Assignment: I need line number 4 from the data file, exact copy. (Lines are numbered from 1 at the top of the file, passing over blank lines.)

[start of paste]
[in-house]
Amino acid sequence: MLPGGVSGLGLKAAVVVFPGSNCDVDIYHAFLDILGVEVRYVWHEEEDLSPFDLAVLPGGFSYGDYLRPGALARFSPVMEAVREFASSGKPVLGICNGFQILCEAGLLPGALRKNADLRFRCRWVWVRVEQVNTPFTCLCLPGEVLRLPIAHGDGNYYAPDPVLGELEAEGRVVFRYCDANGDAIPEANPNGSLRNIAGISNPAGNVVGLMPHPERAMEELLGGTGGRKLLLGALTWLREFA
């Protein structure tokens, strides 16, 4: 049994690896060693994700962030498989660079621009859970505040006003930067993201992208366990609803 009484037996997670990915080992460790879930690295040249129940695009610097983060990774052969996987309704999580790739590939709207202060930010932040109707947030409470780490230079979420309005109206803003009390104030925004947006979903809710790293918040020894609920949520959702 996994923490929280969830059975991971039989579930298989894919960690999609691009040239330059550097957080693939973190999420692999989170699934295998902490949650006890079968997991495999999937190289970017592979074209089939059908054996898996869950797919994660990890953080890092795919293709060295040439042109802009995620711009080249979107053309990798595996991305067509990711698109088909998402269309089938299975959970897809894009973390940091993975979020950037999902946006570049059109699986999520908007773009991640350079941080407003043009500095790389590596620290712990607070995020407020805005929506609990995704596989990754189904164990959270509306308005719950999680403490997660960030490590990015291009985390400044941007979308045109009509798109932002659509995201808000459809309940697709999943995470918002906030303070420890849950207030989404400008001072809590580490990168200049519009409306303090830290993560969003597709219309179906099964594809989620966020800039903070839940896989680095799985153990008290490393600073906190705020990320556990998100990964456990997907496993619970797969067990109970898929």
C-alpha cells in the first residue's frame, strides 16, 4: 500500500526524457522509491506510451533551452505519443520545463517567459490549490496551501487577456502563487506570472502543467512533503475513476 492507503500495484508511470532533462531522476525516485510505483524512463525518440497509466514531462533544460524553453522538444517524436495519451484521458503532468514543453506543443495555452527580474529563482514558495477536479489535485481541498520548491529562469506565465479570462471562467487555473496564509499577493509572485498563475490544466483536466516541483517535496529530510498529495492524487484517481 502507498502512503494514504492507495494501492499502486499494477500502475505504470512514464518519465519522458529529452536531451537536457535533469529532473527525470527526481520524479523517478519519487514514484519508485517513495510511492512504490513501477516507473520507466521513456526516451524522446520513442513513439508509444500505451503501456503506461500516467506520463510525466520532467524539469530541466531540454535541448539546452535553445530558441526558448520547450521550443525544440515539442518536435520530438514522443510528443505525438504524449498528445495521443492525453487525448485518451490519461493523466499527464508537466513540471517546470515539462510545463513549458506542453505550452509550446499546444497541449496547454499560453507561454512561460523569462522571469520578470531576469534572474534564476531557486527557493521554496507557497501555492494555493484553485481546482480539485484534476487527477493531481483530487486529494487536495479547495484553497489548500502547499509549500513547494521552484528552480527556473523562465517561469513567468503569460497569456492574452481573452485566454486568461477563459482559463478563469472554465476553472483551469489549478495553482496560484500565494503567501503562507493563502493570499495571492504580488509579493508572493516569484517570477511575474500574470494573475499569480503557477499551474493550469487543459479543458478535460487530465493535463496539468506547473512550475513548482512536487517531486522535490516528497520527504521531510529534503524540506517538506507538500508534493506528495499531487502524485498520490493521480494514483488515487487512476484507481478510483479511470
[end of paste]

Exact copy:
C-alpha cells in the first residue's frame, strides 16, 4: 500500500526524457522509491506510451533551452505519443520545463517567459490549490496551501487577456502563487506570472502543467512533503475513476 492507503500495484508511470532533462531522476525516485510505483524512463525518440497509466514531462533544460524553453522538444517524436495519451484521458503532468514543453506543443495555452527580474529563482514558495477536479489535485481541498520548491529562469506565465479570462471562467487555473496564509499577493509572485498563475490544466483536466516541483517535496529530510498529495492524487484517481 502507498502512503494514504492507495494501492499502486499494477500502475505504470512514464518519465519522458529529452536531451537536457535533469529532473527525470527526481520524479523517478519519487514514484519508485517513495510511492512504490513501477516507473520507466521513456526516451524522446520513442513513439508509444500505451503501456503506461500516467506520463510525466520532467524539469530541466531540454535541448539546452535553445530558441526558448520547450521550443525544440515539442518536435520530438514522443510528443505525438504524449498528445495521443492525453487525448485518451490519461493523466499527464508537466513540471517546470515539462510545463513549458506542453505550452509550446499546444497541449496547454499560453507561454512561460523569462522571469520578470531576469534572474534564476531557486527557493521554496507557497501555492494555493484553485481546482480539485484534476487527477493531481483530487486529494487536495479547495484553497489548500502547499509549500513547494521552484528552480527556473523562465517561469513567468503569460497569456492574452481573452485566454486568461477563459482559463478563469472554465476553472483551469489549478495553482496560484500565494503567501503562507493563502493570499495571492504580488509579493508572493516569484517570477511575474500574470494573475499569480503557477499551474493550469487543459479543458478535460487530465493535463496539468506547473512550475513548482512536487517531486522535490516528497520527504521531510529534503524540506517538506507538500508534493506528495499531487502524485498520490493521480494514483488515487487512476484507481478510483479511470